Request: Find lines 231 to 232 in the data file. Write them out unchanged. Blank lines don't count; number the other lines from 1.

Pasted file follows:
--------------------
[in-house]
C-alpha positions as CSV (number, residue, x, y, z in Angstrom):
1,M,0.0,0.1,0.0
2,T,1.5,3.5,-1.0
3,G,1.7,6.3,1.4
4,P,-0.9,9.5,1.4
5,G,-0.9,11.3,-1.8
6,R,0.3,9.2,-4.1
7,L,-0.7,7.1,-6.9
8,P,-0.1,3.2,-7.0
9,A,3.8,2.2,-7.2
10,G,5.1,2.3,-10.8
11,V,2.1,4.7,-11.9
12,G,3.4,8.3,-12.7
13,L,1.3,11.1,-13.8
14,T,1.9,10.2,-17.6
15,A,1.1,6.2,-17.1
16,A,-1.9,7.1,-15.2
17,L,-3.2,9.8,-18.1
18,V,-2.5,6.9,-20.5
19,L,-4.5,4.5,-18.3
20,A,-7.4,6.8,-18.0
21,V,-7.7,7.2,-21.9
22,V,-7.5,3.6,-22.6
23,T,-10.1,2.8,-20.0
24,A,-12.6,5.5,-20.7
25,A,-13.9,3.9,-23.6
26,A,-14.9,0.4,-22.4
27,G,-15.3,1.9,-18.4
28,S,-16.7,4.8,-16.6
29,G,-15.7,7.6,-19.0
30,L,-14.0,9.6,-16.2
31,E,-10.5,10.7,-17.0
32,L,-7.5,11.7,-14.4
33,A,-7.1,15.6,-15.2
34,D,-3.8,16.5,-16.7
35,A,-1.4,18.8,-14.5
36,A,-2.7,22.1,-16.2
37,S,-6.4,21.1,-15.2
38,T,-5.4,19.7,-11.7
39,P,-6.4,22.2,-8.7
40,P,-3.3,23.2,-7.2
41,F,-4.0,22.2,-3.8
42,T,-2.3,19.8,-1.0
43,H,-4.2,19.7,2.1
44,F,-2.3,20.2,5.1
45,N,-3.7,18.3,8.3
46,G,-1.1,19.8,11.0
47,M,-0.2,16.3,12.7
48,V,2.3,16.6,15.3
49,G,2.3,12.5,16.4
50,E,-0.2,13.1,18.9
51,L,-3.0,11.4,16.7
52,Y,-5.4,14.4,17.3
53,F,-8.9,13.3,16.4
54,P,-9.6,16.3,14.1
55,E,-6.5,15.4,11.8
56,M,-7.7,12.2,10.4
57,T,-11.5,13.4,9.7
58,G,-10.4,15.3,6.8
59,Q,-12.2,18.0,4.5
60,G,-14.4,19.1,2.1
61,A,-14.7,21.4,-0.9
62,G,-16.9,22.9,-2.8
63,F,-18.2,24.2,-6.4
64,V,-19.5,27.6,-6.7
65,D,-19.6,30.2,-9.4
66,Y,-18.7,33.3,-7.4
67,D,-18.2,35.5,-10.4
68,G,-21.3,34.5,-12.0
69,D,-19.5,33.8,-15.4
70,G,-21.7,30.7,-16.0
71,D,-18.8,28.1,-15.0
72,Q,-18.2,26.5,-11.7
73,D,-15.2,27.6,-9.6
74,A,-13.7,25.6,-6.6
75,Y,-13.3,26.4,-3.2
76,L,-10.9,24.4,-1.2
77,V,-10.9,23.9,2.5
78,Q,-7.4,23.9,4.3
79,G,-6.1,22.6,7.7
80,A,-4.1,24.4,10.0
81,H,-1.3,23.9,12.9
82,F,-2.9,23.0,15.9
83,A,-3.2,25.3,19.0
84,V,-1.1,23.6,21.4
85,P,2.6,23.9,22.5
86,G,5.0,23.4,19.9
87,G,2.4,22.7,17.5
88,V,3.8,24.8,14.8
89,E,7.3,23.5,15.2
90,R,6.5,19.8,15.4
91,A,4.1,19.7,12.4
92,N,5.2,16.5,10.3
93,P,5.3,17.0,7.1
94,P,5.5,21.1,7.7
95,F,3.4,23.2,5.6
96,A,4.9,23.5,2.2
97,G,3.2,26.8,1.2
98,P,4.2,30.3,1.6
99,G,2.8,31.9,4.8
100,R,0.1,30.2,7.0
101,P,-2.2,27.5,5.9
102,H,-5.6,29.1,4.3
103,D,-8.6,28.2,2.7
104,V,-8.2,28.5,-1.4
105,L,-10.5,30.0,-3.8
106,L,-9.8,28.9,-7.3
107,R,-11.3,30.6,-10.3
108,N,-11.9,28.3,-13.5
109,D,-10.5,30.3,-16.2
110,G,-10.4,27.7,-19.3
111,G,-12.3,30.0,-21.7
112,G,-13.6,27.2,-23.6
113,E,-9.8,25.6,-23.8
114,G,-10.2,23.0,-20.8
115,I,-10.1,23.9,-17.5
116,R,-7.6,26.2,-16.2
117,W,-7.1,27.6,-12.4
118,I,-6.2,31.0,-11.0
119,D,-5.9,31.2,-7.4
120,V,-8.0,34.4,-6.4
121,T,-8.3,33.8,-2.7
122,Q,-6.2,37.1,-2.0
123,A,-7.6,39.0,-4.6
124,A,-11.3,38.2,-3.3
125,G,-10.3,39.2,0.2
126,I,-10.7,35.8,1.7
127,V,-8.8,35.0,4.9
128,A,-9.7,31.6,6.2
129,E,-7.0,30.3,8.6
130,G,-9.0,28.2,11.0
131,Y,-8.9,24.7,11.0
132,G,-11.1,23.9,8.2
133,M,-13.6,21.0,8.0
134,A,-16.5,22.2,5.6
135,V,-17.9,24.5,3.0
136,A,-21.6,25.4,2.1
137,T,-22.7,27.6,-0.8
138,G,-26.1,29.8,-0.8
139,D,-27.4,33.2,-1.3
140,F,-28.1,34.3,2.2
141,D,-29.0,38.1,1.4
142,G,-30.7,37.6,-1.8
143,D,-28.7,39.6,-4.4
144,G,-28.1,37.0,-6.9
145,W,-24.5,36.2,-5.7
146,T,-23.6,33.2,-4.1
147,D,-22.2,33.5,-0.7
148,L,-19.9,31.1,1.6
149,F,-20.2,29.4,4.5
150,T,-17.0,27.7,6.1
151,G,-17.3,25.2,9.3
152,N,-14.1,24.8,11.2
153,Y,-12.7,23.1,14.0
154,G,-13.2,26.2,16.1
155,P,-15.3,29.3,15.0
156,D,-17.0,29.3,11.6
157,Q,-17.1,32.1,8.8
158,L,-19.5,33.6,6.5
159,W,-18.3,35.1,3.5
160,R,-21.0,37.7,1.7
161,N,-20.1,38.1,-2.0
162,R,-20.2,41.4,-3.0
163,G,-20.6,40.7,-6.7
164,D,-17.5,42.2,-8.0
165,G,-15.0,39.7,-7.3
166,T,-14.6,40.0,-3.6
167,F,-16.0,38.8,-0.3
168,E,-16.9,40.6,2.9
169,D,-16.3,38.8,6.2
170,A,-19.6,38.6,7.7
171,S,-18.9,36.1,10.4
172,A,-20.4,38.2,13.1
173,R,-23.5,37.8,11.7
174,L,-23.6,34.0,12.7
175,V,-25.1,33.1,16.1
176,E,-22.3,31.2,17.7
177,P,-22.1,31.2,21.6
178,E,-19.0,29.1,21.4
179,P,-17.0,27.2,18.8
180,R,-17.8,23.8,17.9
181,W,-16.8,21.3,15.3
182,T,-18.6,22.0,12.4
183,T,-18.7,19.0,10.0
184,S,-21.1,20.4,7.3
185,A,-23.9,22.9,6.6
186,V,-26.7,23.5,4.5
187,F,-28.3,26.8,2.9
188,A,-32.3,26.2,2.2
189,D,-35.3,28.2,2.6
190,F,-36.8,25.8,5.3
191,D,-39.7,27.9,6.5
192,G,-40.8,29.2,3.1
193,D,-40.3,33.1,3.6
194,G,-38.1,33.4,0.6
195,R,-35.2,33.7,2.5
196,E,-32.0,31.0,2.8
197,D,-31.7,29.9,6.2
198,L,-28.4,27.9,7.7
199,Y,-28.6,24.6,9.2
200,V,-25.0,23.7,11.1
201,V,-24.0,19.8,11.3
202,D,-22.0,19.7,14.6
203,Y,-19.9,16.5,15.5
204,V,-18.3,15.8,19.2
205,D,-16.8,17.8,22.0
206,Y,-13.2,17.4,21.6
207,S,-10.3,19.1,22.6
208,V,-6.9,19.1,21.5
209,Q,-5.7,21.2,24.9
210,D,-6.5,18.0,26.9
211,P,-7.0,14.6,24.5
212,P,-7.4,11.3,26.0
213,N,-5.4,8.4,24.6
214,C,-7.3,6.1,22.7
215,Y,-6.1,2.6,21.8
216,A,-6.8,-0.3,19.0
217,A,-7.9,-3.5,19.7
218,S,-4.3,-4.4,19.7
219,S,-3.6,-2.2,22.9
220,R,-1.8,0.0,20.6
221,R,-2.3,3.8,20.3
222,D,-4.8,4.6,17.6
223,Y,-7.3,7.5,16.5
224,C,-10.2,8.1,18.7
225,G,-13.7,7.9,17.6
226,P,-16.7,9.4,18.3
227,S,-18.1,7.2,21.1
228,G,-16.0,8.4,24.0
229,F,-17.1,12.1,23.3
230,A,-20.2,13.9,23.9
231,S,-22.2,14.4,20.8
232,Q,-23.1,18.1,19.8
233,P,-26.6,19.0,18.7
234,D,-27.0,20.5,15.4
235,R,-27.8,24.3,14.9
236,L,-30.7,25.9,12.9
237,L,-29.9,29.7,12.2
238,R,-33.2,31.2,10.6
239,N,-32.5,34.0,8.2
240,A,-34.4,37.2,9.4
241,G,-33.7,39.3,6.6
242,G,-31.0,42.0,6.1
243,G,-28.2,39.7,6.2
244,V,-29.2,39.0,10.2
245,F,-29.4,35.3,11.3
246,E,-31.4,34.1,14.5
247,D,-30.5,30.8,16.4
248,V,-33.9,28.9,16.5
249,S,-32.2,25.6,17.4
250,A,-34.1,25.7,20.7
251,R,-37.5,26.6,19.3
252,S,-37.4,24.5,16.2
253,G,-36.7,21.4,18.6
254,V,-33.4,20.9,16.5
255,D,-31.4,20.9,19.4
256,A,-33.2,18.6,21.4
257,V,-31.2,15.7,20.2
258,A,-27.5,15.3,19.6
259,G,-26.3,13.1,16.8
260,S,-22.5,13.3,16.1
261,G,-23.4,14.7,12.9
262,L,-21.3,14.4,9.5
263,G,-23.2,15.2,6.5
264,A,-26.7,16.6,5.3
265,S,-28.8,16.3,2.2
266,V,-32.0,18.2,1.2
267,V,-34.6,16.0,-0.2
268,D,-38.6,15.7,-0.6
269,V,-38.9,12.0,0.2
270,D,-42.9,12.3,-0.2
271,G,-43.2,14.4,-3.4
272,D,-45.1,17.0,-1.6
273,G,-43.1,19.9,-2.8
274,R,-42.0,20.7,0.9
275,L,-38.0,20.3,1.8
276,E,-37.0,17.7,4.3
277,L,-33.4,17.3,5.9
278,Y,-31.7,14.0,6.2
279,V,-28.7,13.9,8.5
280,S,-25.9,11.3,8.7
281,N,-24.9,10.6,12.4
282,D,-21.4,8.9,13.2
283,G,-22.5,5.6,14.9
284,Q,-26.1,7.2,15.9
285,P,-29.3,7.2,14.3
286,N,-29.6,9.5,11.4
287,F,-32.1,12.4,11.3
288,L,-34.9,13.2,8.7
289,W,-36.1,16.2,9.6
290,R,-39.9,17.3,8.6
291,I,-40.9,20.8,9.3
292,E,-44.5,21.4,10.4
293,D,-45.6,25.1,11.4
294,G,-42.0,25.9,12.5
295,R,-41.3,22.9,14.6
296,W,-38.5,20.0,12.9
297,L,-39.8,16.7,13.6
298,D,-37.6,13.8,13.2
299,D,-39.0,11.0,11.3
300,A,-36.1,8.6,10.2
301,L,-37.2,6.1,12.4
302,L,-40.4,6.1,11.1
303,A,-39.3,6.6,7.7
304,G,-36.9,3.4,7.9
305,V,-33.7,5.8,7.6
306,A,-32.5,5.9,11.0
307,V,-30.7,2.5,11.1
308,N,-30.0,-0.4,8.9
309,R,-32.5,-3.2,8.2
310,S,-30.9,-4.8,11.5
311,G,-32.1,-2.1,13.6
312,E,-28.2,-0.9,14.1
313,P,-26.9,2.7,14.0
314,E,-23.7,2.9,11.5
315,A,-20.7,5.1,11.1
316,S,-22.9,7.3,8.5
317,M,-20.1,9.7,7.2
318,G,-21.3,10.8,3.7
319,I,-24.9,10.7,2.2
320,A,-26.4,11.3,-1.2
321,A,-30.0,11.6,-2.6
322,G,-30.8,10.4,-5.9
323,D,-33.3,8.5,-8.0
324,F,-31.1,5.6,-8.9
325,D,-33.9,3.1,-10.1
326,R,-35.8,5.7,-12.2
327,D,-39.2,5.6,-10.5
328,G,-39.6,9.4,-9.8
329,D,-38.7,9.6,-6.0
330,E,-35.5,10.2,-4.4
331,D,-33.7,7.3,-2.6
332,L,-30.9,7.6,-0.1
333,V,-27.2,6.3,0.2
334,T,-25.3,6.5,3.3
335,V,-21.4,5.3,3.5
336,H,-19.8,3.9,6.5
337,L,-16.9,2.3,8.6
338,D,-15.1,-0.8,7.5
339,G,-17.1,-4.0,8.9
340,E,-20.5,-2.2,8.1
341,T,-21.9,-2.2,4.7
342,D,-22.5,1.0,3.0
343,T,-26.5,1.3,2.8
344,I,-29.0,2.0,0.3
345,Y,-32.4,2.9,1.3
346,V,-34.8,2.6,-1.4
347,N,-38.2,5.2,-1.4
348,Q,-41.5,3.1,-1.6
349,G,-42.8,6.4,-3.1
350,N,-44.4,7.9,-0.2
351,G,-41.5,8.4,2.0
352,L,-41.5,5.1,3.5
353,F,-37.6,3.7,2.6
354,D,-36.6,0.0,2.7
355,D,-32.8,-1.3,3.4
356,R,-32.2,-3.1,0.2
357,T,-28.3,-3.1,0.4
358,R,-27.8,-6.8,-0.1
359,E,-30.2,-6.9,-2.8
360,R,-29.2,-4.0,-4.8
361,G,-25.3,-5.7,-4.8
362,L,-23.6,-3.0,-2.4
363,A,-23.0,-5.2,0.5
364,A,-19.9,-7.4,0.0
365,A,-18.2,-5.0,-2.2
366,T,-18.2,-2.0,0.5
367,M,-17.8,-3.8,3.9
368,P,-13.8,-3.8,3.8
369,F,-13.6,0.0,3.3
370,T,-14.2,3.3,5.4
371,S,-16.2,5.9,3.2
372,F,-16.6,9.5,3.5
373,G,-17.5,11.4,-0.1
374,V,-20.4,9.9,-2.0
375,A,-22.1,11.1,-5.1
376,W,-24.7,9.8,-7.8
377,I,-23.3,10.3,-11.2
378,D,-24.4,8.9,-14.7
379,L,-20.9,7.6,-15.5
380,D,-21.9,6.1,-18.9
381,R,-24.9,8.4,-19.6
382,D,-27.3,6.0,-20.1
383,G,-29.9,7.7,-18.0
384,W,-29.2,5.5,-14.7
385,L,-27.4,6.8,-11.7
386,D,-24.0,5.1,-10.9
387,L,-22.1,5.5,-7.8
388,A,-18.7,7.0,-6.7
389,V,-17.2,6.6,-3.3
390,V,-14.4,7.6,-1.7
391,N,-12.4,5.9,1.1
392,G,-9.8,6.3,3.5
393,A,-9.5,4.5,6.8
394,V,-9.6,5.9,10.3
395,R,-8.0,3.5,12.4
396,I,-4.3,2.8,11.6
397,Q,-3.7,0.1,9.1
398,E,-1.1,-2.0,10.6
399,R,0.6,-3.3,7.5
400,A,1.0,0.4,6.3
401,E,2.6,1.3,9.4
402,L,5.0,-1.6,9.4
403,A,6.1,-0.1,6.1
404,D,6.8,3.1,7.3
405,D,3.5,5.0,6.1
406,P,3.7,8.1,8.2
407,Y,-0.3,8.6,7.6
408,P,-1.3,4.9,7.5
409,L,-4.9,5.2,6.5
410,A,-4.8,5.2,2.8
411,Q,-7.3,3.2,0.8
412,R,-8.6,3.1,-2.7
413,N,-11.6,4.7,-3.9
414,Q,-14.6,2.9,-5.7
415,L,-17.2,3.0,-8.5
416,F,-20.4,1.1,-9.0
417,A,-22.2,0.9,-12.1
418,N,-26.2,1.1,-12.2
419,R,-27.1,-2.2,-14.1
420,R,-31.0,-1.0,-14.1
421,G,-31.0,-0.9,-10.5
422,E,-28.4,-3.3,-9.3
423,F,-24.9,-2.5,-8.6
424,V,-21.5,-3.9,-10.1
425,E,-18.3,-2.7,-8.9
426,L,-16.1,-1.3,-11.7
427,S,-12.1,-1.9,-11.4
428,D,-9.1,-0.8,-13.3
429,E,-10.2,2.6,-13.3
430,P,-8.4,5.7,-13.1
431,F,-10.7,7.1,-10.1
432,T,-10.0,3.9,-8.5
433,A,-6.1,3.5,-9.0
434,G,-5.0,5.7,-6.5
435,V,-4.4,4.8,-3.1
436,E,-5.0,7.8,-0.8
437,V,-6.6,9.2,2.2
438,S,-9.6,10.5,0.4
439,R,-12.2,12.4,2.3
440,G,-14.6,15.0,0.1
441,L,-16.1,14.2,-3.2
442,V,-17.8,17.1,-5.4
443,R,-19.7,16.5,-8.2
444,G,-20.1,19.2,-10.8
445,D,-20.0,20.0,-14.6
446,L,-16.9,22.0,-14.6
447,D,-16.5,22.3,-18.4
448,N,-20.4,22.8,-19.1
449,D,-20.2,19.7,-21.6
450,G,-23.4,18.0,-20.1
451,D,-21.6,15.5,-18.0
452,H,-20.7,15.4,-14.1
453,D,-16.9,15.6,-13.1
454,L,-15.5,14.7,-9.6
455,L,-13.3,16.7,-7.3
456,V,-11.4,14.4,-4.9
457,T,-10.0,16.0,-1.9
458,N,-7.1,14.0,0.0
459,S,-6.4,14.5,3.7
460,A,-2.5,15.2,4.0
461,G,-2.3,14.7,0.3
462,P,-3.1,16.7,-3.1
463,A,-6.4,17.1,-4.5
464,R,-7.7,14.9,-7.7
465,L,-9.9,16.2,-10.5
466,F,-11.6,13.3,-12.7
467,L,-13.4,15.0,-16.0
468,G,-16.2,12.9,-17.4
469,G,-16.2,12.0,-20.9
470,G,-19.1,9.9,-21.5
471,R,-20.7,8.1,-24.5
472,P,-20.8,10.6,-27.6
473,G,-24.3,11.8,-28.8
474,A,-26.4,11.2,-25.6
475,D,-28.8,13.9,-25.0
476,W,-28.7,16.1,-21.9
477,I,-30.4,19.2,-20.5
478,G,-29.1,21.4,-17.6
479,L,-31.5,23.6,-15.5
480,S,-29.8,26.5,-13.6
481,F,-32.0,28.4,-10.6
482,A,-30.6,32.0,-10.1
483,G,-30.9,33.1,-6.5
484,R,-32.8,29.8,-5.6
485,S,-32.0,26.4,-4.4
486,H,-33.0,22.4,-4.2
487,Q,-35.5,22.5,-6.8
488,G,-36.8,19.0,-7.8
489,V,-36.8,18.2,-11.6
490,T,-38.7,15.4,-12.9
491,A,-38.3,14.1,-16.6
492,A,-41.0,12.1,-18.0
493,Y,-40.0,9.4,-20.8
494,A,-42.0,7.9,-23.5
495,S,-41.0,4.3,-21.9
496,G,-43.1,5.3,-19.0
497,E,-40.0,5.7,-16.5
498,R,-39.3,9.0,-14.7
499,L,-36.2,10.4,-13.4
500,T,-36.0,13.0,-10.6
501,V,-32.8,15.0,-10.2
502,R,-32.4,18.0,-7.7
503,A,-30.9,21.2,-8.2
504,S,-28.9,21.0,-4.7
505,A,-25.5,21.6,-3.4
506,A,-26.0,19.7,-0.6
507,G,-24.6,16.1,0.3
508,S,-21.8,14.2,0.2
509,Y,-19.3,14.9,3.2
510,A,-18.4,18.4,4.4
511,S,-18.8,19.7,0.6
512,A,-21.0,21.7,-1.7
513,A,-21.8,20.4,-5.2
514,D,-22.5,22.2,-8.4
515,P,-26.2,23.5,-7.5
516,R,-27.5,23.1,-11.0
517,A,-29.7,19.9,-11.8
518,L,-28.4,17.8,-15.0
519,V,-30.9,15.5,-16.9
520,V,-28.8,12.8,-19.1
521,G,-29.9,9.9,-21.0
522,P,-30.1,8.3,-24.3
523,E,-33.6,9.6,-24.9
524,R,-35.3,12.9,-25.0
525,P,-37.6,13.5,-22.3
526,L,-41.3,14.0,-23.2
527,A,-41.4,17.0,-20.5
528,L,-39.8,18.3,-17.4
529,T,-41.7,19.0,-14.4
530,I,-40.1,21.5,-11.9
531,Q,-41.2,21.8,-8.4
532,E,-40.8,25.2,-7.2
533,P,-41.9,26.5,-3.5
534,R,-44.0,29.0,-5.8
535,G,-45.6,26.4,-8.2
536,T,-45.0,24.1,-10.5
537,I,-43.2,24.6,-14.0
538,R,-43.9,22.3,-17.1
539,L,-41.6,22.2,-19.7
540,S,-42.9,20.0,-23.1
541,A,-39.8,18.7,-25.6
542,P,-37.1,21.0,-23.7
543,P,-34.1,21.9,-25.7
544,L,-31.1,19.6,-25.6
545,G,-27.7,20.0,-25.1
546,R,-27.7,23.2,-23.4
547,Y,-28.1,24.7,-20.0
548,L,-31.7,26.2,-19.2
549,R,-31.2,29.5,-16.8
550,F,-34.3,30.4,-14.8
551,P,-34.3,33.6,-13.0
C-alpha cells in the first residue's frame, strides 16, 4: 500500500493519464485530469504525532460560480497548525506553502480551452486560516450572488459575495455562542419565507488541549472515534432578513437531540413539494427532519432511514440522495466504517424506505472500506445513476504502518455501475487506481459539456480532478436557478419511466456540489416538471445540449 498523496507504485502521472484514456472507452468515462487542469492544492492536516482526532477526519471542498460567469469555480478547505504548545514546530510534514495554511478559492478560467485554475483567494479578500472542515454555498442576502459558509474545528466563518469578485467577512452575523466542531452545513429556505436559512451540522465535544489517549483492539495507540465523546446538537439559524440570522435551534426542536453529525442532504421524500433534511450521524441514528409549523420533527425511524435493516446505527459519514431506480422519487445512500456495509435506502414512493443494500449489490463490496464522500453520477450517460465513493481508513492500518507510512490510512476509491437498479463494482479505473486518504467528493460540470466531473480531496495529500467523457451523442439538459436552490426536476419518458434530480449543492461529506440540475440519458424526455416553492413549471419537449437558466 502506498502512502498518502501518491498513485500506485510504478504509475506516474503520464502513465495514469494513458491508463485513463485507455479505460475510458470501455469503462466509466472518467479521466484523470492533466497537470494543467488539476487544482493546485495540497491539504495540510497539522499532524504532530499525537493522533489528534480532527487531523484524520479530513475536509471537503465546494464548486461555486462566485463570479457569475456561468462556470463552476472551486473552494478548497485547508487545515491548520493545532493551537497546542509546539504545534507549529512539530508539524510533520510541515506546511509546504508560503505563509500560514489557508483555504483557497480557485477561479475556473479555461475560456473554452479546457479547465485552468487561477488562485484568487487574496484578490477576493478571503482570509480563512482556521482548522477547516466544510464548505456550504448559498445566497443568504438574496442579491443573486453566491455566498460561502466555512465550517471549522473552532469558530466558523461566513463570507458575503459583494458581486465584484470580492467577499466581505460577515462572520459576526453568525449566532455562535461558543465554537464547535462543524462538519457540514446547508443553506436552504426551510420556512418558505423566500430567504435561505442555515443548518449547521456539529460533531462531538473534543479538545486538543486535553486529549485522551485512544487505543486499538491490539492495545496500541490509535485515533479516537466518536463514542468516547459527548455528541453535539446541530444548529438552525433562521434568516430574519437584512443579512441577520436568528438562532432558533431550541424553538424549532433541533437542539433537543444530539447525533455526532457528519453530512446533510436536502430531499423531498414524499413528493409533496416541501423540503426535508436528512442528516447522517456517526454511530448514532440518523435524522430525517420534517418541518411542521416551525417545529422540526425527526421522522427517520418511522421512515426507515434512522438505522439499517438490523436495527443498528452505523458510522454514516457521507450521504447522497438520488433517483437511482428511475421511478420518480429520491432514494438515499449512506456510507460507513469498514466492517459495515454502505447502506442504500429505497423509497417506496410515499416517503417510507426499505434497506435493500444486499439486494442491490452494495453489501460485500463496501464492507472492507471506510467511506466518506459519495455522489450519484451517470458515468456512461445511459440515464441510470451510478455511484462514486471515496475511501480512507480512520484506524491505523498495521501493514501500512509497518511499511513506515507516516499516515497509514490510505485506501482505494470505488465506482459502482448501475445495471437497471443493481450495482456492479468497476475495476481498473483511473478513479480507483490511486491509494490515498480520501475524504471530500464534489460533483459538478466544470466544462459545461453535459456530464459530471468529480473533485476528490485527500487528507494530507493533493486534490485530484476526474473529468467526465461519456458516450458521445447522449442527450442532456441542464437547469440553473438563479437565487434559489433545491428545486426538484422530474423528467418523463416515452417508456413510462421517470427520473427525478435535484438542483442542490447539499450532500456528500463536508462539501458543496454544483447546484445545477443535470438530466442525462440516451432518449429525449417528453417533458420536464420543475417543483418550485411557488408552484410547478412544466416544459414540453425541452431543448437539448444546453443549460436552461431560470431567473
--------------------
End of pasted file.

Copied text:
229,F,-17.1,12.1,23.3
230,A,-20.2,13.9,23.9